Now is the ideal time to be developing new products. With continuing growth in construction activity and over recent years the drive for sustainability and energy efficiency, there is a now a need for new product solutions. The shortages of some key building materials also presents opportunity to introduce new building systems.

An effective New Product Development strategy will bring the right products to market quickly and cost effectively. To succeed it needs the support of market research throughout. Here are six steps to that process.

1. Generating the ideas: Review your customer satisfaction studies. What problems have customers highlighted that you could solve? Go through technical enquiries, what are frequent problems and how could you solve them? These can be the catalyst for idea generation to start the product innovation process.

2. Test the Concepts: Having developed a short-list of product concepts, define the target markets they will be most suited to and conduct research to gauge interest. At this point you will be floating broad concepts and many respondents will have trouble visualising them, or if you are talking to architects or engineers they will probably want to know the details of how they work. One approach is not to tell them about the product but to discuss the problems it will solve and the circumstances when it would be used.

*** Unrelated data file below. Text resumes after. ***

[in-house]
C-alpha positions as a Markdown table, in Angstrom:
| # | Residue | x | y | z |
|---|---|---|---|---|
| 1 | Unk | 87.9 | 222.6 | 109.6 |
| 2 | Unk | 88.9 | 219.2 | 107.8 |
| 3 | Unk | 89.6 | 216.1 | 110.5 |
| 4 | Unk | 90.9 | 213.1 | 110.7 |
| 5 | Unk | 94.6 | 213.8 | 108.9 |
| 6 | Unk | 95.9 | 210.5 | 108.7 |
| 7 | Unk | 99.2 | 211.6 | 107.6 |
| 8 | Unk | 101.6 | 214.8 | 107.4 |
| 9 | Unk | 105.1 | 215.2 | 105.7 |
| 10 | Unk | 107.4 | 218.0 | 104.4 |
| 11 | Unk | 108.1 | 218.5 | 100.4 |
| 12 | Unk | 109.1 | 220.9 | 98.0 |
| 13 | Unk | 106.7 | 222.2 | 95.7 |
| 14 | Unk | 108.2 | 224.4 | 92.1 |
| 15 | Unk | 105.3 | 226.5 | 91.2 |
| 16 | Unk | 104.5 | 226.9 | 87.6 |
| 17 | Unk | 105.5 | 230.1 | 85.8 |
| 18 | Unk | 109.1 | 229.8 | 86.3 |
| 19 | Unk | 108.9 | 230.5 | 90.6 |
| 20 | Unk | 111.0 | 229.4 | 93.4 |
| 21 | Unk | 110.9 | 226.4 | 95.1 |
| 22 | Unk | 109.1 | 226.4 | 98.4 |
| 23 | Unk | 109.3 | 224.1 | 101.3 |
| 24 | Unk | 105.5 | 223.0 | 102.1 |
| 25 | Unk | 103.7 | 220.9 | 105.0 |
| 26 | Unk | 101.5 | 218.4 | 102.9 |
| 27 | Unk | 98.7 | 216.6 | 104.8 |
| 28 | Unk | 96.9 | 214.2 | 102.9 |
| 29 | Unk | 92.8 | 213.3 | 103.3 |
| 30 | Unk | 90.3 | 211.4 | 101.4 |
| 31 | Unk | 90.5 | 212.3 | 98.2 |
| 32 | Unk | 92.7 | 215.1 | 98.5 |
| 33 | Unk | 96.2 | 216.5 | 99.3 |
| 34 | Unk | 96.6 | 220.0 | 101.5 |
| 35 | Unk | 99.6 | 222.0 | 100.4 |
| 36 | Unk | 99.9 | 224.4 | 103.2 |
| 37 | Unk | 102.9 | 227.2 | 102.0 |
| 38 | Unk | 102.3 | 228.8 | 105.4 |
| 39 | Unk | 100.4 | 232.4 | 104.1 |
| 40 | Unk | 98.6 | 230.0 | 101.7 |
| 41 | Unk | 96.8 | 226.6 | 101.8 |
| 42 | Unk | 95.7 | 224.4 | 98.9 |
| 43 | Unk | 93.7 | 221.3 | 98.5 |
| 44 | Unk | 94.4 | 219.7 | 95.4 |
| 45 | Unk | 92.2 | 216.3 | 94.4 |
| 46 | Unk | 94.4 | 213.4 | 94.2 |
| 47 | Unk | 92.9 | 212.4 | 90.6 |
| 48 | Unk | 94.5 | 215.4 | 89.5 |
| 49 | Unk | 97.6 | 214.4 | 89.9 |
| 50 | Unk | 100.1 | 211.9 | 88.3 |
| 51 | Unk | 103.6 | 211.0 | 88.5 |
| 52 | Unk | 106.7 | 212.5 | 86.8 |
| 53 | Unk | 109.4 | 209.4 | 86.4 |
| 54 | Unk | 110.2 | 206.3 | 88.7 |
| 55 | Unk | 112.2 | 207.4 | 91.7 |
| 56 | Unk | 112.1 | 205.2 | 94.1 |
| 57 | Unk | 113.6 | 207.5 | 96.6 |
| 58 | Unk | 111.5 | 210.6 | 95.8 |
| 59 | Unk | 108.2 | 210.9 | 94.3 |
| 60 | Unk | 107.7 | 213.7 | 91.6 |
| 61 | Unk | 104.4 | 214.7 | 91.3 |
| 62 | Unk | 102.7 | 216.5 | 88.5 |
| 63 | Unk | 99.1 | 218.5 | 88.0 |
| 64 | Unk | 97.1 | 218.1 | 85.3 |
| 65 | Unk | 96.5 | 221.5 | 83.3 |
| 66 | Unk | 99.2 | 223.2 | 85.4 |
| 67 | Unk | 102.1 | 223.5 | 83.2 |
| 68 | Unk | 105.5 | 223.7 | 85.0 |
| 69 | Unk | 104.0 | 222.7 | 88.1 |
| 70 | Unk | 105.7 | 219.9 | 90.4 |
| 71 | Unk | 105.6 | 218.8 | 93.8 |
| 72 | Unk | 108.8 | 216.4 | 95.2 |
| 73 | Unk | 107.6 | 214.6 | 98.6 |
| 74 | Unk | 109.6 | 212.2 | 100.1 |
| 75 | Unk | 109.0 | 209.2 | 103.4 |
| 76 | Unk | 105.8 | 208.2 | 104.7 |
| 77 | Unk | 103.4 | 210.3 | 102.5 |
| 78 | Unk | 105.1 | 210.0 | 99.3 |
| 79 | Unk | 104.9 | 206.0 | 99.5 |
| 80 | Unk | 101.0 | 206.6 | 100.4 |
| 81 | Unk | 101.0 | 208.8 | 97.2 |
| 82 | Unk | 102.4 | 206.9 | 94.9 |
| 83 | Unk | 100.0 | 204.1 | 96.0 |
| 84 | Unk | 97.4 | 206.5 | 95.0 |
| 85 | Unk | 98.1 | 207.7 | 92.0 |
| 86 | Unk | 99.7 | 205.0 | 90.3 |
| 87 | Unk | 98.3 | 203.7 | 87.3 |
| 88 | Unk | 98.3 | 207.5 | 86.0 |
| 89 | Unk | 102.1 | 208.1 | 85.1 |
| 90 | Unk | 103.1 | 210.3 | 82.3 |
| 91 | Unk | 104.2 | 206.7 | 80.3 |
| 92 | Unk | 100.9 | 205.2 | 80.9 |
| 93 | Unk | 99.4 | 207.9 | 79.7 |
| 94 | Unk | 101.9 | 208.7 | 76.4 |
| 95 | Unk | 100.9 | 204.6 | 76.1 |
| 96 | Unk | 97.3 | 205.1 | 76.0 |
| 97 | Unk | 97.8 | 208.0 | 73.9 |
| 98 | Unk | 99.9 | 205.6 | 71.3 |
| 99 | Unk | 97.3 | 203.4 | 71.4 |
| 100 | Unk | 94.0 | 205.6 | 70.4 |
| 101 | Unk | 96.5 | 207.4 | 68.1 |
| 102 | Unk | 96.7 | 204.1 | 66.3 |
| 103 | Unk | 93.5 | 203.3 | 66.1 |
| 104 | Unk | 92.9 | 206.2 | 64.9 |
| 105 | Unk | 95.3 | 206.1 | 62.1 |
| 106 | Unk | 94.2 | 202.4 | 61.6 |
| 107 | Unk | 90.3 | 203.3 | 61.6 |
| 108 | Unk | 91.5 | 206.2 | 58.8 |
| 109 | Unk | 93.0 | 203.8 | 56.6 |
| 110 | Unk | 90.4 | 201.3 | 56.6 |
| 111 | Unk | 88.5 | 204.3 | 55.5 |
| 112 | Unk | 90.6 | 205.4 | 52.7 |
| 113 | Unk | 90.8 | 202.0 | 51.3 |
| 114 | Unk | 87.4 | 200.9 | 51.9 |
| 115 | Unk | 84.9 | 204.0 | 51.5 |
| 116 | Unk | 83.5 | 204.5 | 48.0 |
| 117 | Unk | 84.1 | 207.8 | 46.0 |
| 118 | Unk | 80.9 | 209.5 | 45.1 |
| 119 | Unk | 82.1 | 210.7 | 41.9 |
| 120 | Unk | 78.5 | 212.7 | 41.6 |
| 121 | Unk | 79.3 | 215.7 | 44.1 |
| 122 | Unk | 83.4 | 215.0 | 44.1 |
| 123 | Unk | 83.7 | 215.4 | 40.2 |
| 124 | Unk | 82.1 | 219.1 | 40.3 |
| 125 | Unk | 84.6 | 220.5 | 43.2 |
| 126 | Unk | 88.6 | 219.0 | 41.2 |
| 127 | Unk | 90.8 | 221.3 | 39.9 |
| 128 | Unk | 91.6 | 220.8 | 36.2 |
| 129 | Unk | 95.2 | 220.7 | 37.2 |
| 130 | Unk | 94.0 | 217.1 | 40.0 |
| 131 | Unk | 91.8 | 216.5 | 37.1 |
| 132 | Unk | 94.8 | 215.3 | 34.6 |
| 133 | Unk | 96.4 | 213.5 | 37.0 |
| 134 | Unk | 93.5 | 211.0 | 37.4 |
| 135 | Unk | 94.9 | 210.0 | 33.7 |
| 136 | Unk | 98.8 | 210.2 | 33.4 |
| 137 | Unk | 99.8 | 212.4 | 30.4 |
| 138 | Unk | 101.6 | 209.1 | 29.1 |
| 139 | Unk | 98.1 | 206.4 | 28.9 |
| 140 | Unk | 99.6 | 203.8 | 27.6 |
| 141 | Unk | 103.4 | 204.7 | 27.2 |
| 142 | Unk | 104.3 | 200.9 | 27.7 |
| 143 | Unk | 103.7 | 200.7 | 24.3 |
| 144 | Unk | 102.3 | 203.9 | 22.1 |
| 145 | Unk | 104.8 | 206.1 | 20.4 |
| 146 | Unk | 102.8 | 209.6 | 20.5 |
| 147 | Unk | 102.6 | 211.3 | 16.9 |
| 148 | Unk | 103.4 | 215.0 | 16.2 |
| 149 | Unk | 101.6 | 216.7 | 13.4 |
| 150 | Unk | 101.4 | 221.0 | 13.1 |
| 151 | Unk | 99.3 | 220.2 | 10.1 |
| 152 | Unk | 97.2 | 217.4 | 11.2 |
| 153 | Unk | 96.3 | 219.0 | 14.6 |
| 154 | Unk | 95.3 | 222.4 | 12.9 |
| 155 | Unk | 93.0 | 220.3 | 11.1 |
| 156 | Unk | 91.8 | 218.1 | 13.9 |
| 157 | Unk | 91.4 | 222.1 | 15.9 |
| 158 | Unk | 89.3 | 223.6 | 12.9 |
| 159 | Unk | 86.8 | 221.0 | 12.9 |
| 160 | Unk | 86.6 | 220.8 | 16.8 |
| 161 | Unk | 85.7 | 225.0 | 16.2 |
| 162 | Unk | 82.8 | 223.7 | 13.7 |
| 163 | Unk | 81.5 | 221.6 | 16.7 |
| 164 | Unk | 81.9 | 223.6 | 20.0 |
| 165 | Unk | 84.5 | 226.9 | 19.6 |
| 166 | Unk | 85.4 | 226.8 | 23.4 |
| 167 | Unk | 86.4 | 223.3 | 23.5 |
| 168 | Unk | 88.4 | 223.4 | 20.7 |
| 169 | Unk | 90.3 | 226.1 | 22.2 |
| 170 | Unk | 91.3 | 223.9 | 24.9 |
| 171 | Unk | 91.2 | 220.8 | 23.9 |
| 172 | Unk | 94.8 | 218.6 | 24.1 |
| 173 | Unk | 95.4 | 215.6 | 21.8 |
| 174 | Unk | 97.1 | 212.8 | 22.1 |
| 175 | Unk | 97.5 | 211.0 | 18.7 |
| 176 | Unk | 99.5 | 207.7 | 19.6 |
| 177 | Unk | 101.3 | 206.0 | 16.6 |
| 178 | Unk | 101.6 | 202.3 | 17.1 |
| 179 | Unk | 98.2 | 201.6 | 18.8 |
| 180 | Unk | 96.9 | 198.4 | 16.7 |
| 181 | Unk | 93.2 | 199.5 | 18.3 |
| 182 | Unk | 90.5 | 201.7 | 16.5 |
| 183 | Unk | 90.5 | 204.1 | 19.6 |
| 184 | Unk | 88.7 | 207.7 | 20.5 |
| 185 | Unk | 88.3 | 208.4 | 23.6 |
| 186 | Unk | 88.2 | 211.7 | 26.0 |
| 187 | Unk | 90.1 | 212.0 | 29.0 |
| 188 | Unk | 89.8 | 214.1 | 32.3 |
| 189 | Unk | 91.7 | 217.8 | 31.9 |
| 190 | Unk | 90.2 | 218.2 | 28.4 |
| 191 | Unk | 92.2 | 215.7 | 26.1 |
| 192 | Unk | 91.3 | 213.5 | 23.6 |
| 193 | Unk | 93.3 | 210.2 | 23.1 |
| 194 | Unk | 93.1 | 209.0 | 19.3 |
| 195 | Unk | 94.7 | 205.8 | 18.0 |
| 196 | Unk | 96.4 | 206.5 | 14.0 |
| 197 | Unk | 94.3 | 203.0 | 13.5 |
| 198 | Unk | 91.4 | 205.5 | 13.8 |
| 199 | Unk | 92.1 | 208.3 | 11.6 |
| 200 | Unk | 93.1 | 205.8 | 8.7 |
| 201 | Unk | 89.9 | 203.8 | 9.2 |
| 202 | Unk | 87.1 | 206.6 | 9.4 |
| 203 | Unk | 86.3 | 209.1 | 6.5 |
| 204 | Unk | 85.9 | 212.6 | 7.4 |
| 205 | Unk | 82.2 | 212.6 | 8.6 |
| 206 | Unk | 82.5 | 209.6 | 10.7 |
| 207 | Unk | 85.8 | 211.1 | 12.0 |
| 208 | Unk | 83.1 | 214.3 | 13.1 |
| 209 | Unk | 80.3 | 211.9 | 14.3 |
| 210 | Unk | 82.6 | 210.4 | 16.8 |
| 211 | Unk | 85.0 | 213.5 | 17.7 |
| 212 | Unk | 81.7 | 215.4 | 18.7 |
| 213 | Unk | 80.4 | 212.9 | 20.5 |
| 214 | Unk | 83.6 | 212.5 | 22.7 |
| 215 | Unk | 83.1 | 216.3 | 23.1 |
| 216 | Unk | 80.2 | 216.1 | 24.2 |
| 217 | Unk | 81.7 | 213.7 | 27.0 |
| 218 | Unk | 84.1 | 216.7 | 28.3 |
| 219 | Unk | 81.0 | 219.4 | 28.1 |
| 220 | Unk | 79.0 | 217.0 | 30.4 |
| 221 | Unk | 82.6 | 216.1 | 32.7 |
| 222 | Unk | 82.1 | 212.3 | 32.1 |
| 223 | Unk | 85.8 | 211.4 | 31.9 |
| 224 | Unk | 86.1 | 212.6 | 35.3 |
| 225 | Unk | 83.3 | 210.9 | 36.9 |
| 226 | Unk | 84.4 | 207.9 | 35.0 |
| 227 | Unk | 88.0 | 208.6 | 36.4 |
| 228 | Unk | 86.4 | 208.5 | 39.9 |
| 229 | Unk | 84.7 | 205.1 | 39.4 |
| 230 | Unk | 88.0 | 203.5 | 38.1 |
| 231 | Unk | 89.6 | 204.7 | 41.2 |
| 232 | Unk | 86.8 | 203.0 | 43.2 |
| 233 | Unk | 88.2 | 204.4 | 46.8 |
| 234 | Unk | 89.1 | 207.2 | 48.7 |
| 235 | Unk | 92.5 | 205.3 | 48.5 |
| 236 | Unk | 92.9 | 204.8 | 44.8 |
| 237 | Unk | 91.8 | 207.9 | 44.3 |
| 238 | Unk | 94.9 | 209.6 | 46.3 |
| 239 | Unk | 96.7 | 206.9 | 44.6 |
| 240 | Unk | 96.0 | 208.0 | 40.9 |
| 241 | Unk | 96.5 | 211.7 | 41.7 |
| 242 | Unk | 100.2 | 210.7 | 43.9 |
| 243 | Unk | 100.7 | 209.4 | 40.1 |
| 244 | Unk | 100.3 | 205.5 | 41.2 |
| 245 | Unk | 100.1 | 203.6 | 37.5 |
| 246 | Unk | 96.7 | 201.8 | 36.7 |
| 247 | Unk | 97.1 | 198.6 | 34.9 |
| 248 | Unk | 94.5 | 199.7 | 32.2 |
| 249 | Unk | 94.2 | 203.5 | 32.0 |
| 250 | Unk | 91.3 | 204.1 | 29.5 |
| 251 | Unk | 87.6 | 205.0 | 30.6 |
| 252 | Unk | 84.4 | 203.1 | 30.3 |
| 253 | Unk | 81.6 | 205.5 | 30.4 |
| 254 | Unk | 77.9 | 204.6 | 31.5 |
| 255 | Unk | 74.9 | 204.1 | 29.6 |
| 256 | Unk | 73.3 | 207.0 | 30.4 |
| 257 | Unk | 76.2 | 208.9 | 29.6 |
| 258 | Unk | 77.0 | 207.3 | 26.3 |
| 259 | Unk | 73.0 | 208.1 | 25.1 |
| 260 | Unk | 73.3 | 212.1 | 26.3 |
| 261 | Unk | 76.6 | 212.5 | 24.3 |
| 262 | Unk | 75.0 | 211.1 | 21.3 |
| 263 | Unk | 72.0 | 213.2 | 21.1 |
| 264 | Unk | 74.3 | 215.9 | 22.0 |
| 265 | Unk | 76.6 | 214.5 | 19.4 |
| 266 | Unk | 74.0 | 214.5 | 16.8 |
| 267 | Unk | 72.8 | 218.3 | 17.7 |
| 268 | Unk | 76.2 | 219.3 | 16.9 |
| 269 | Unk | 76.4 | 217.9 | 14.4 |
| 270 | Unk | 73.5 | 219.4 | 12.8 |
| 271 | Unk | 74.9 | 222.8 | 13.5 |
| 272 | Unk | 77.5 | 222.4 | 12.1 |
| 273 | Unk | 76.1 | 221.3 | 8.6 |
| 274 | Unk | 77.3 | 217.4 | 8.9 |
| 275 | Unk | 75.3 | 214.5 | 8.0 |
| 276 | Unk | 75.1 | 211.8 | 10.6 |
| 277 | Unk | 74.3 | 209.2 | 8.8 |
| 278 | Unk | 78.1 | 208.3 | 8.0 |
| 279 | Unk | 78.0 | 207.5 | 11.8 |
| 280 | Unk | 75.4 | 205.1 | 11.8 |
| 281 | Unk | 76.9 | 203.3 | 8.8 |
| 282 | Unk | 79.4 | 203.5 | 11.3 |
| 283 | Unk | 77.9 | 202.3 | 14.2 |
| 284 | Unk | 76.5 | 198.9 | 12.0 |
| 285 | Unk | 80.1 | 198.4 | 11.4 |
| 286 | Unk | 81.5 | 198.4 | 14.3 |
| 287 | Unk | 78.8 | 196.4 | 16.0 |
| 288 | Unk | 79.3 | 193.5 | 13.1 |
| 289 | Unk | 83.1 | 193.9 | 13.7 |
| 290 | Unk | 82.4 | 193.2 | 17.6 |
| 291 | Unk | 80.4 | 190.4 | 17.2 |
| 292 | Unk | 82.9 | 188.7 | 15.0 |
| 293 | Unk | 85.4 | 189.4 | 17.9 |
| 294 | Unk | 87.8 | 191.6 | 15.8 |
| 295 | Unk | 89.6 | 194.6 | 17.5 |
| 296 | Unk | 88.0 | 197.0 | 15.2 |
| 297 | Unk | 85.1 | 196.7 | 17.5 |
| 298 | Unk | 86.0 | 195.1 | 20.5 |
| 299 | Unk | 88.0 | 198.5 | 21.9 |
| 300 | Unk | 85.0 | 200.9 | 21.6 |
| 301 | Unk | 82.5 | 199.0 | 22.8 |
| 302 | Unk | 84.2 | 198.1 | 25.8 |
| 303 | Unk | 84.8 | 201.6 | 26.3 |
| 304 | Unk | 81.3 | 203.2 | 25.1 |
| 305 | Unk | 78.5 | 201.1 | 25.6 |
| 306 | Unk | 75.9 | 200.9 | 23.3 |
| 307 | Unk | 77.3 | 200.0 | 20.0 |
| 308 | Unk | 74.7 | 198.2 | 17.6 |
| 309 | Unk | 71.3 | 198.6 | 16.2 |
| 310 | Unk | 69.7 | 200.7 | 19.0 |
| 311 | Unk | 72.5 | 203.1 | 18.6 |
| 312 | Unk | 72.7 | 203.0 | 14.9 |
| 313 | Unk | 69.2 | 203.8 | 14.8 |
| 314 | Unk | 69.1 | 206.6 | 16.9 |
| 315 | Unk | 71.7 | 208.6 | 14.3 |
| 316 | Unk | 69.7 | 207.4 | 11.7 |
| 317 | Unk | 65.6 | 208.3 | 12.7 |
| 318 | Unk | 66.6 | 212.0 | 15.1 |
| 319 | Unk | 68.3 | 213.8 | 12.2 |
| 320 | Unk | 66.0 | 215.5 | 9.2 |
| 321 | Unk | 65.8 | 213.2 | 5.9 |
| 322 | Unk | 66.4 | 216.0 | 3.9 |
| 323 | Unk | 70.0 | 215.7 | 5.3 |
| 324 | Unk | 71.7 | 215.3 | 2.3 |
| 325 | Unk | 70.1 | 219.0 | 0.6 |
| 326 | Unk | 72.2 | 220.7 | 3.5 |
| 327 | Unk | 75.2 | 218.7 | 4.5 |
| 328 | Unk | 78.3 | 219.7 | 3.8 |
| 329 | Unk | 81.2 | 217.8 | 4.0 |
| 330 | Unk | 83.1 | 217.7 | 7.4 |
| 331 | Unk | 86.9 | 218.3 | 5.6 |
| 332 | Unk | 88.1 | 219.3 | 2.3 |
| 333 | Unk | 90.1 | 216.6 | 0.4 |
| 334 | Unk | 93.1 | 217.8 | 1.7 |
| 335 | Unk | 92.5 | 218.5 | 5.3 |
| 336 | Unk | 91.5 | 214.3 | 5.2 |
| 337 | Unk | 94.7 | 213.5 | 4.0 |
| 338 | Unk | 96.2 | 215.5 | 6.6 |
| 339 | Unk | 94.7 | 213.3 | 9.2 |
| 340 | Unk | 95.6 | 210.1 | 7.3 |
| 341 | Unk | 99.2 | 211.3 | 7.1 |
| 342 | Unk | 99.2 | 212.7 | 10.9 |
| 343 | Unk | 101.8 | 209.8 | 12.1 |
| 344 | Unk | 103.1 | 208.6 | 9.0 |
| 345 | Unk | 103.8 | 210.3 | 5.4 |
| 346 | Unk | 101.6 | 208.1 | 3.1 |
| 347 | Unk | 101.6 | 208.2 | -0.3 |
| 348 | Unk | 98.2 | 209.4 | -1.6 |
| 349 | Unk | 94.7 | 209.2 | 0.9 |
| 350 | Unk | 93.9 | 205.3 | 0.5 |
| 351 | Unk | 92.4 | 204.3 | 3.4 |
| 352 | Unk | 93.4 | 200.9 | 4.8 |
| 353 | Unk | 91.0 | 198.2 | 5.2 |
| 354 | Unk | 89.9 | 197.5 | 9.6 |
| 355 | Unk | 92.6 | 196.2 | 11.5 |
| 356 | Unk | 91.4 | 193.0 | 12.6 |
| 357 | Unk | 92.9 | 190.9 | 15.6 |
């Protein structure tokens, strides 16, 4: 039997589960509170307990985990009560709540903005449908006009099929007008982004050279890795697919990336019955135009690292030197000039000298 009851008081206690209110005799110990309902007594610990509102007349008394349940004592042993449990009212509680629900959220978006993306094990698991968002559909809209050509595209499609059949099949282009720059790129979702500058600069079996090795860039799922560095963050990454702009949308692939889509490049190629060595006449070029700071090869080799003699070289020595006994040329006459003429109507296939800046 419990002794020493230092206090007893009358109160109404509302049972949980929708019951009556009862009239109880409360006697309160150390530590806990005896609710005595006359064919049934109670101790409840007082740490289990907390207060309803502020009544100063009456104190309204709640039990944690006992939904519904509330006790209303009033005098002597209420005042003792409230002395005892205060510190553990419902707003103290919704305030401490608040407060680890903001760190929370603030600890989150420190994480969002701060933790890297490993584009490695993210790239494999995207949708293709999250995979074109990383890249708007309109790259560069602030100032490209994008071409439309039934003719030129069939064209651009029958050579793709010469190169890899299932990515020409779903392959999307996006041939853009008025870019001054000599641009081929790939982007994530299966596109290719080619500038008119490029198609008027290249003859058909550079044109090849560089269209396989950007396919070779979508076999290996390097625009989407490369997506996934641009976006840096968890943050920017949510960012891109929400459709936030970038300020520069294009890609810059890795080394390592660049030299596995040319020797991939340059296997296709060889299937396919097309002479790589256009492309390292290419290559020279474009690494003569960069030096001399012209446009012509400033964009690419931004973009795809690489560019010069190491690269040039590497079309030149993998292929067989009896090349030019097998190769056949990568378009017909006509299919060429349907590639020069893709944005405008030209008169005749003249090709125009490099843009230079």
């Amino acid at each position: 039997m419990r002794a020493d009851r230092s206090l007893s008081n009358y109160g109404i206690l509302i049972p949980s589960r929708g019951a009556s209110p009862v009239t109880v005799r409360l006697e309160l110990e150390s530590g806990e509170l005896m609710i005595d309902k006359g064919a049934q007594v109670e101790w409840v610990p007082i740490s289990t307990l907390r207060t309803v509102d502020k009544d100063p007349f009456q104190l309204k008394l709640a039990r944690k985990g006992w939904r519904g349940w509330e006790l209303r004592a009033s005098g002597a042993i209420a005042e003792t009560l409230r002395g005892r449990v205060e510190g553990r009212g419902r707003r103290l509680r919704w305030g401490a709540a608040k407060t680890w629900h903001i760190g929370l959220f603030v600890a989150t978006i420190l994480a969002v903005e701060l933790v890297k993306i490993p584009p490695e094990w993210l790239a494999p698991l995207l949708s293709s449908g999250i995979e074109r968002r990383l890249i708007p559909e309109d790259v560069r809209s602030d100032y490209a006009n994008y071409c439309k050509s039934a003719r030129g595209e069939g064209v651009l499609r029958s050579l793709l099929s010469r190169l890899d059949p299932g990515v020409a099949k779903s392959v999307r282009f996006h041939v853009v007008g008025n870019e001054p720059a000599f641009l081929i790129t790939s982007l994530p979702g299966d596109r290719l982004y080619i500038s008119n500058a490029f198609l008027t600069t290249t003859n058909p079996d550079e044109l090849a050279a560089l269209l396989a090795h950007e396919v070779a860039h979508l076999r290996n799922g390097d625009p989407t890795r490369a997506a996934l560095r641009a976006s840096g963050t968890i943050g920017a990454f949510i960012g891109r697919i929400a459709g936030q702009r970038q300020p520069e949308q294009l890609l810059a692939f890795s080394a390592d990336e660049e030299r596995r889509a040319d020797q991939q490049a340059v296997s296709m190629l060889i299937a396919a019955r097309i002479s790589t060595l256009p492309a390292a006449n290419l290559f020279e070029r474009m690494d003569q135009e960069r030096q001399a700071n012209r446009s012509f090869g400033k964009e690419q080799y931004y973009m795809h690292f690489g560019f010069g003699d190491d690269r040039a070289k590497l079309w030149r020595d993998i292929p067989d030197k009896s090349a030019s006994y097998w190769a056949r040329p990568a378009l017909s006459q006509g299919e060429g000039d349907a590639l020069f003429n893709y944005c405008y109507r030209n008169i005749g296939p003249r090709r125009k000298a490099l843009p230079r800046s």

3. Size of Opportunity: Having refined the short-list down to one or two product concepts worth development, it is necessary to assess the market potential. If there is an existing product in the market you should research the volume of sales it achieves. If a completely new product then an estimate of market potential must still be calculated. Either way, before committing funds for development it is important to ensure the potential market will justify the investment, a combination of research and forecasting skills.

4. Prototype Testing: Before embarking on a full launch, create prototypes which you can show your customers. Their feedback can prevent expensive mistakes, but also highlight opportunities you might have missed. Make sure you show the product to a good cross-section of customers representing all of the members of the decision making unit, as well as installation. There’s many a product which has failed for what seemed a small details but became a major issue on site.

5. Launch Plan: As part of the launch plan you will need to understand the decision making unit. Who will influence product selection and because of what factors? What information, in what form will need to be provided? Another important decision is the name. If you have a portfolio of brand and product names you need to decide how these might be combined and test what the new name might mean to the market.

6. Pricing Strategy: At what level are you going to set the price? Whether yours is a me-too product or a new concept, people will have a price expectation. It is necessary to establish what this is and if you plan to sell at a premium, try to put a value onto the benefits you offer.

Conduct all of these activities and you improve the probability of a successful launch. Be wary of false economy, cutting corners during the development stages could lead to an expensive failed product launch.



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